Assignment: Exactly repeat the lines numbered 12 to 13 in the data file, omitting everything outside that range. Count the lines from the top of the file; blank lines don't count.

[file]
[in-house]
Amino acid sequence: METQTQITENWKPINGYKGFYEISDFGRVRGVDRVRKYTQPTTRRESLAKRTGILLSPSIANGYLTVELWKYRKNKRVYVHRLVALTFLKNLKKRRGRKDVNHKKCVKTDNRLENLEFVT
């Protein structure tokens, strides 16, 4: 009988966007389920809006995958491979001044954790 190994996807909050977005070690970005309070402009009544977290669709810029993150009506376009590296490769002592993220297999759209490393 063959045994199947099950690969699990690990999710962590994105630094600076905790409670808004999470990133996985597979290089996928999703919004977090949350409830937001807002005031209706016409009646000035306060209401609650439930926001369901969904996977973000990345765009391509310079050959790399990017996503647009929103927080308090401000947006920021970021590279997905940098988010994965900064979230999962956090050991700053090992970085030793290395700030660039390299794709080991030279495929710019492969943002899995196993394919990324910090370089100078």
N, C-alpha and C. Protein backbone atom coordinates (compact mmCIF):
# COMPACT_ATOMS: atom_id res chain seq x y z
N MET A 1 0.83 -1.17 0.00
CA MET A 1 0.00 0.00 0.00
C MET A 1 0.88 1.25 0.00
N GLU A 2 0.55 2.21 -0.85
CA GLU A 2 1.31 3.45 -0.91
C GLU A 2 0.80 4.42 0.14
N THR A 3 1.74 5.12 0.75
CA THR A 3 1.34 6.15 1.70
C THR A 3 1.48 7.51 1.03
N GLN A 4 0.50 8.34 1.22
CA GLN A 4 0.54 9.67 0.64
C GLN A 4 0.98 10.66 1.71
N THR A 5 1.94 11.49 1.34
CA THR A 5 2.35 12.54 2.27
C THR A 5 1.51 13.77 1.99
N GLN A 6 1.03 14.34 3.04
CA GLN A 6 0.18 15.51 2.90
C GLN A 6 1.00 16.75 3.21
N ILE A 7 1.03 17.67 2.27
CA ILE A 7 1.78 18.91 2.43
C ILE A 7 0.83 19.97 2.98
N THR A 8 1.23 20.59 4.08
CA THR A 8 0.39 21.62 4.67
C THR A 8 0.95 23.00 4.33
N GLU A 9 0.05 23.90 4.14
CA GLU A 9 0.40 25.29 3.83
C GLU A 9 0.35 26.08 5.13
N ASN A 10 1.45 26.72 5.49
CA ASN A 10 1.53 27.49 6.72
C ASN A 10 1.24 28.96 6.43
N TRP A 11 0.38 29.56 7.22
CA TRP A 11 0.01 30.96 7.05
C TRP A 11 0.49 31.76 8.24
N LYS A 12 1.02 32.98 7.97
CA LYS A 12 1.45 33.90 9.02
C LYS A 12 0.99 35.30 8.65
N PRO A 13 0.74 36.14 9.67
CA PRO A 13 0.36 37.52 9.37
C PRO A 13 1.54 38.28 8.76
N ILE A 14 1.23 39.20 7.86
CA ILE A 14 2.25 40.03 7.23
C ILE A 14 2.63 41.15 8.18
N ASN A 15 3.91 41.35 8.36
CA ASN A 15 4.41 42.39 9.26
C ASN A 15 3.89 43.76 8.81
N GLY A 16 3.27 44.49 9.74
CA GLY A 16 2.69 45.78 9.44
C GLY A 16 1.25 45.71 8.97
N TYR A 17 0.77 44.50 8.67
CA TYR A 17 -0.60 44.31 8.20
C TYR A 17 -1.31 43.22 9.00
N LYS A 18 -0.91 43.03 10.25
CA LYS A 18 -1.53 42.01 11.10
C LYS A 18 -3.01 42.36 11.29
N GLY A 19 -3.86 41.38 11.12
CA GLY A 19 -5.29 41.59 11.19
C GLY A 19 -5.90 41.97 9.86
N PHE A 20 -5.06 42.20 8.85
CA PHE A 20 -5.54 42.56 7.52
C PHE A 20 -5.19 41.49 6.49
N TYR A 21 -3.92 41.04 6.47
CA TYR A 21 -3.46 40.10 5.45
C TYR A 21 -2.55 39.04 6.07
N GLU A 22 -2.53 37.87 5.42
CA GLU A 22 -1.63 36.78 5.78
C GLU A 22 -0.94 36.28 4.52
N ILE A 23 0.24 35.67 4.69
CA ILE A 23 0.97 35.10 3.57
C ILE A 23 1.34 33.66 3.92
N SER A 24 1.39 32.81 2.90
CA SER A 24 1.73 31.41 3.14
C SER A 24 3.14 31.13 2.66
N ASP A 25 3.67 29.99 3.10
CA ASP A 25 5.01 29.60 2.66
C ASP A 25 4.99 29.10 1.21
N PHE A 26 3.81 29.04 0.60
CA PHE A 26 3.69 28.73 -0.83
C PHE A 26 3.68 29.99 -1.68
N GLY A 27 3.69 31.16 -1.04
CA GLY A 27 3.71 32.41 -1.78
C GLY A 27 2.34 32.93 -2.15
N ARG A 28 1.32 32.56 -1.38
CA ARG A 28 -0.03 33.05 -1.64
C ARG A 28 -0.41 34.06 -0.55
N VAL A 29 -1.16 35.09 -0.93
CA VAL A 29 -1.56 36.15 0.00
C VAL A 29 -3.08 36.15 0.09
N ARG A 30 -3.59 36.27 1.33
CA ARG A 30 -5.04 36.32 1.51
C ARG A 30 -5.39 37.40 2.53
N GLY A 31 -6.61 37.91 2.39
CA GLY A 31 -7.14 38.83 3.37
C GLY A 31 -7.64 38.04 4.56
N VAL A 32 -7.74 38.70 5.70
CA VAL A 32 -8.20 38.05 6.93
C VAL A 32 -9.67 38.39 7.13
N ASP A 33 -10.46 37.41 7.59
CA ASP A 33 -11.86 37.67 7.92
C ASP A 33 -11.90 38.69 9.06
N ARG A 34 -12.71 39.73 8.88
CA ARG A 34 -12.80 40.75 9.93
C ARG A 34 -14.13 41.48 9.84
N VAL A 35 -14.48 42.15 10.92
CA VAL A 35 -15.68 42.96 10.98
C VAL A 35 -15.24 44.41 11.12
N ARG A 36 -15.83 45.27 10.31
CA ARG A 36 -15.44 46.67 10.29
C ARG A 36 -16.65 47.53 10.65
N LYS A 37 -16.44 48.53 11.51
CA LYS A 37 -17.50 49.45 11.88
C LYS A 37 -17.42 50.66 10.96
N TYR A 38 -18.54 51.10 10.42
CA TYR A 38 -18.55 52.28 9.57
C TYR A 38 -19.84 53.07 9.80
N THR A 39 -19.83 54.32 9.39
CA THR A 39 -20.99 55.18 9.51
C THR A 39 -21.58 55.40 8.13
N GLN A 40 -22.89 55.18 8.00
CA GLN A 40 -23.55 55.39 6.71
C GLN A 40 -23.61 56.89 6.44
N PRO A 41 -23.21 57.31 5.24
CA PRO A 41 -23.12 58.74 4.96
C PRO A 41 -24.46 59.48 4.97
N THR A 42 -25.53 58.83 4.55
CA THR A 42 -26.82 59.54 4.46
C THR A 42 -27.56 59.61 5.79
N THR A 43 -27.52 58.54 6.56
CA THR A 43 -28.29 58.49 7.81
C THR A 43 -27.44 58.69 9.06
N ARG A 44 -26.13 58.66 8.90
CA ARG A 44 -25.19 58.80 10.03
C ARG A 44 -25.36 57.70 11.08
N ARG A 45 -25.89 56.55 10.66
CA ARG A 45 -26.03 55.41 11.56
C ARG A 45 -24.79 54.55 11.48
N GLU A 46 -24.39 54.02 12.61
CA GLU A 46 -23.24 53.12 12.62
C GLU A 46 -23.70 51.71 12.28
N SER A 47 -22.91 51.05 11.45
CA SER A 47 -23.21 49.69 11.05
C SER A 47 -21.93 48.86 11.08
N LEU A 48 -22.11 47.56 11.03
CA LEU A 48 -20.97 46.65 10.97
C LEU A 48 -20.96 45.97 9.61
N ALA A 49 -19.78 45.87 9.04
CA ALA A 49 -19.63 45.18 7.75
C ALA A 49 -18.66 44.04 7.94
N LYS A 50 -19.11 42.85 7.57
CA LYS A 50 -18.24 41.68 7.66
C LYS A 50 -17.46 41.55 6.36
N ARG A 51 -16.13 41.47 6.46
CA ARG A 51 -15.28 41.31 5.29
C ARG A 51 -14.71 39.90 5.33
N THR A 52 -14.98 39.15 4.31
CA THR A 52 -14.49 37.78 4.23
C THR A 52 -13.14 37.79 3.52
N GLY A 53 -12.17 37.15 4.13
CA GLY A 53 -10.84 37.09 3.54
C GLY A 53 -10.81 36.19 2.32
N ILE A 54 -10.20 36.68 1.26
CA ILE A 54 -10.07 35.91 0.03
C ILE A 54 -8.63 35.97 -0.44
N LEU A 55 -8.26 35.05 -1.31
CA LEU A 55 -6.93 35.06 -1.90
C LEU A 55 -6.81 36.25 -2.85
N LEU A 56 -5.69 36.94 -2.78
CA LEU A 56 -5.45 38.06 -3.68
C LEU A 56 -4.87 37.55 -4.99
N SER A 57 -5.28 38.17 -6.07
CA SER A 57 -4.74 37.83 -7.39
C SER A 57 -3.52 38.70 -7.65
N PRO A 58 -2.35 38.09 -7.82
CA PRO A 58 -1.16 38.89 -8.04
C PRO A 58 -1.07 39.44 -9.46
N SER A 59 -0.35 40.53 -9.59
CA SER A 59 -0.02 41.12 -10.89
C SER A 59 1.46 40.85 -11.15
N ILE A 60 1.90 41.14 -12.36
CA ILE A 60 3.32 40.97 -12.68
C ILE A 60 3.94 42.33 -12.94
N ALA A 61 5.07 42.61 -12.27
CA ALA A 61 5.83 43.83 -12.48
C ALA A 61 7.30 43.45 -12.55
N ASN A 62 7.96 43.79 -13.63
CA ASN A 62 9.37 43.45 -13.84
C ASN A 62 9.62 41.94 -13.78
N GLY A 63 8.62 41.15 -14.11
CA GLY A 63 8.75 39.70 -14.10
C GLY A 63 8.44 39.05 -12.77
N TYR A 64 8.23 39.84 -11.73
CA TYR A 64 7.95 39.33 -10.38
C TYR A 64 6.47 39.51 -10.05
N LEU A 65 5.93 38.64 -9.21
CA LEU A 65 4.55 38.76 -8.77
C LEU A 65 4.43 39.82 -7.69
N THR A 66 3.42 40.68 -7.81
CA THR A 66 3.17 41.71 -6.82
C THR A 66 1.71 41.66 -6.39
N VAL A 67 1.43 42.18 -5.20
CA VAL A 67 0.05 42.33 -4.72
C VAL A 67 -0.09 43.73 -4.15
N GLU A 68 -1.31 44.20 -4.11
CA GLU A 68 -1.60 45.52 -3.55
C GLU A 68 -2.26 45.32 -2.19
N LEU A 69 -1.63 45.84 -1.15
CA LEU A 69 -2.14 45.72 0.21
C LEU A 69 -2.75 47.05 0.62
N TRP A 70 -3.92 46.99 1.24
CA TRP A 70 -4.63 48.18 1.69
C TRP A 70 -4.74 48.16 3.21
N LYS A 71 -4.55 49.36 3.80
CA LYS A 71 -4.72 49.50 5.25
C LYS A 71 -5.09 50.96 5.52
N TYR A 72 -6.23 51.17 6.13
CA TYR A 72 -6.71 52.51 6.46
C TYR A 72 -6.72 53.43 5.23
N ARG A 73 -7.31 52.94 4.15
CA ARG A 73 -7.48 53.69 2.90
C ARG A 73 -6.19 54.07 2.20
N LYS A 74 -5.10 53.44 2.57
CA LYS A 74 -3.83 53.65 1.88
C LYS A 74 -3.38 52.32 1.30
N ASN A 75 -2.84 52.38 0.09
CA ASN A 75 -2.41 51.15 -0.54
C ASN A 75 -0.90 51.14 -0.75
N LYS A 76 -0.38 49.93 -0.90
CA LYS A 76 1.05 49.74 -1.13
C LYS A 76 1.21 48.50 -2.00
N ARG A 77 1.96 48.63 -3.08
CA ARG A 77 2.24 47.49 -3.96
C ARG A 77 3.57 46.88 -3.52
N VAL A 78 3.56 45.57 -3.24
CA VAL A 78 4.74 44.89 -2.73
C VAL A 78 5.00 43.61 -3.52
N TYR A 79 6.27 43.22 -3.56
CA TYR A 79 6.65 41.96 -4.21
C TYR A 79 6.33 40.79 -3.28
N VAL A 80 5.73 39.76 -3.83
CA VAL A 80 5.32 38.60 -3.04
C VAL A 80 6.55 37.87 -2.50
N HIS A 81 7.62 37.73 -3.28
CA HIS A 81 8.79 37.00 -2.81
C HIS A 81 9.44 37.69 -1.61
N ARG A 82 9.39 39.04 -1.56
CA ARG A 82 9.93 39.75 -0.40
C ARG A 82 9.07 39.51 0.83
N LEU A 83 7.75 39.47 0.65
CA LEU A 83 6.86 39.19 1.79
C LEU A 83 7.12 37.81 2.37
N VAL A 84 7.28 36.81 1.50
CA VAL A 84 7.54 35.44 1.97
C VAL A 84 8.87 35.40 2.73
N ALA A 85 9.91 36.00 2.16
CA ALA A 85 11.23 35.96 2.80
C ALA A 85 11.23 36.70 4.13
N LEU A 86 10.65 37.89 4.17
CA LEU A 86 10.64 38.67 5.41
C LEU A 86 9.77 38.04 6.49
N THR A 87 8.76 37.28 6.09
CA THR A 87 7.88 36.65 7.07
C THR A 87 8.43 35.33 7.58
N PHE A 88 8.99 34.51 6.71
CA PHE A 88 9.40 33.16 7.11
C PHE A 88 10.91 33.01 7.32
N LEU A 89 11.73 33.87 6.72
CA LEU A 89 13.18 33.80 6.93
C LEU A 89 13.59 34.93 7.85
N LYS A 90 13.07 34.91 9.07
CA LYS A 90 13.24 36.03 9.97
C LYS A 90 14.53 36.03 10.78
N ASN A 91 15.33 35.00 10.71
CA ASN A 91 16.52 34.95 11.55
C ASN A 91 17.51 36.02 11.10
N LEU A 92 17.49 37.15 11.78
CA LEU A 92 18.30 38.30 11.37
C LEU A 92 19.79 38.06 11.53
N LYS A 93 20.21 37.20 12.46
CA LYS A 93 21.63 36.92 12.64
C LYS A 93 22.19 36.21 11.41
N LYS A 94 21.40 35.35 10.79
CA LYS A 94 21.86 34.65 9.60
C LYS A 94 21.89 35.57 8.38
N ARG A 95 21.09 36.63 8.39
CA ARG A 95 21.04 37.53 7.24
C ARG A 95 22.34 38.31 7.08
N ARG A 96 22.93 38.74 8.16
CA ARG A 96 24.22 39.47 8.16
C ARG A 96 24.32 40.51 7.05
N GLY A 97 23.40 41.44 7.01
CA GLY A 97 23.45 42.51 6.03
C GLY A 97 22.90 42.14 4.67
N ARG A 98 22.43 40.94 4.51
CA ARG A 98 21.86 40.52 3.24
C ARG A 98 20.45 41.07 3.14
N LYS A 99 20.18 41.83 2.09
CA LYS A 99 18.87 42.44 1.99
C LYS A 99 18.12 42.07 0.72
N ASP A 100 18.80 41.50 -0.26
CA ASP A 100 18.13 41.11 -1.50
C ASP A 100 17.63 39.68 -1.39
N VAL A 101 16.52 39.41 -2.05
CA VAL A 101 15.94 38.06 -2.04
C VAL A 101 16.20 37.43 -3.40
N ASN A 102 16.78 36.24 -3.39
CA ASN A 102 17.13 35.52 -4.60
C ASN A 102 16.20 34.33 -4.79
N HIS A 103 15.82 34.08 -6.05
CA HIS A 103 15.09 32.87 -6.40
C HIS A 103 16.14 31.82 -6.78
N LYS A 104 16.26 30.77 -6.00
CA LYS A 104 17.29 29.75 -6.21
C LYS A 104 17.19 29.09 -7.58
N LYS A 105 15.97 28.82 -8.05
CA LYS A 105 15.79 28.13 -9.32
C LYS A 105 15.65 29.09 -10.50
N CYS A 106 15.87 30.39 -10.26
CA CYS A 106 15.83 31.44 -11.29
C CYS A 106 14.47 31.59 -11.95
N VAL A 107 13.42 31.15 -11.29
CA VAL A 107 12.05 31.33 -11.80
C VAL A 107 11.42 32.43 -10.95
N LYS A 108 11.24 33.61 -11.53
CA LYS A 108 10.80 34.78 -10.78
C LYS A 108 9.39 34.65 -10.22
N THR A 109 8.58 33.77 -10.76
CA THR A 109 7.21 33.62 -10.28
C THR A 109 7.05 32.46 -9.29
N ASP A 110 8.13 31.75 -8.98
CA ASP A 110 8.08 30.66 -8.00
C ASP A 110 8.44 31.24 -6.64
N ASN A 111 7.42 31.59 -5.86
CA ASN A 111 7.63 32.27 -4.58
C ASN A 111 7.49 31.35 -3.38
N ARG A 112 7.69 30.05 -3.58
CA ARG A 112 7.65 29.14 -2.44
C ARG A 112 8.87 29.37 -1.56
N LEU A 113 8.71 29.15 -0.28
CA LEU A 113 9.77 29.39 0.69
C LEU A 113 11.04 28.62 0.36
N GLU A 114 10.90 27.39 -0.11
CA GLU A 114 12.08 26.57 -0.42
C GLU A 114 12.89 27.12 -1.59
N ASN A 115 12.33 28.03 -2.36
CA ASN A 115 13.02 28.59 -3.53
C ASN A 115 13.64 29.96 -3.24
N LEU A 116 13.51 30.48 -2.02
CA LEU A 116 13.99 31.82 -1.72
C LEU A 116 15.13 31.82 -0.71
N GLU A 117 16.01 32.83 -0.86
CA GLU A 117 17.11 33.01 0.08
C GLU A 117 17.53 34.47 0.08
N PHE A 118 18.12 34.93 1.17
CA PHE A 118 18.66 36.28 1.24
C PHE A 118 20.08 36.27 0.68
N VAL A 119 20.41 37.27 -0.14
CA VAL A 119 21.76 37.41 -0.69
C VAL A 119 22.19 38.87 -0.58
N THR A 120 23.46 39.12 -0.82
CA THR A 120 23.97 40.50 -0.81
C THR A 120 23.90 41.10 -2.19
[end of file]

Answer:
N THR A 3 1.74 5.12 0.75
CA THR A 3 1.34 6.15 1.70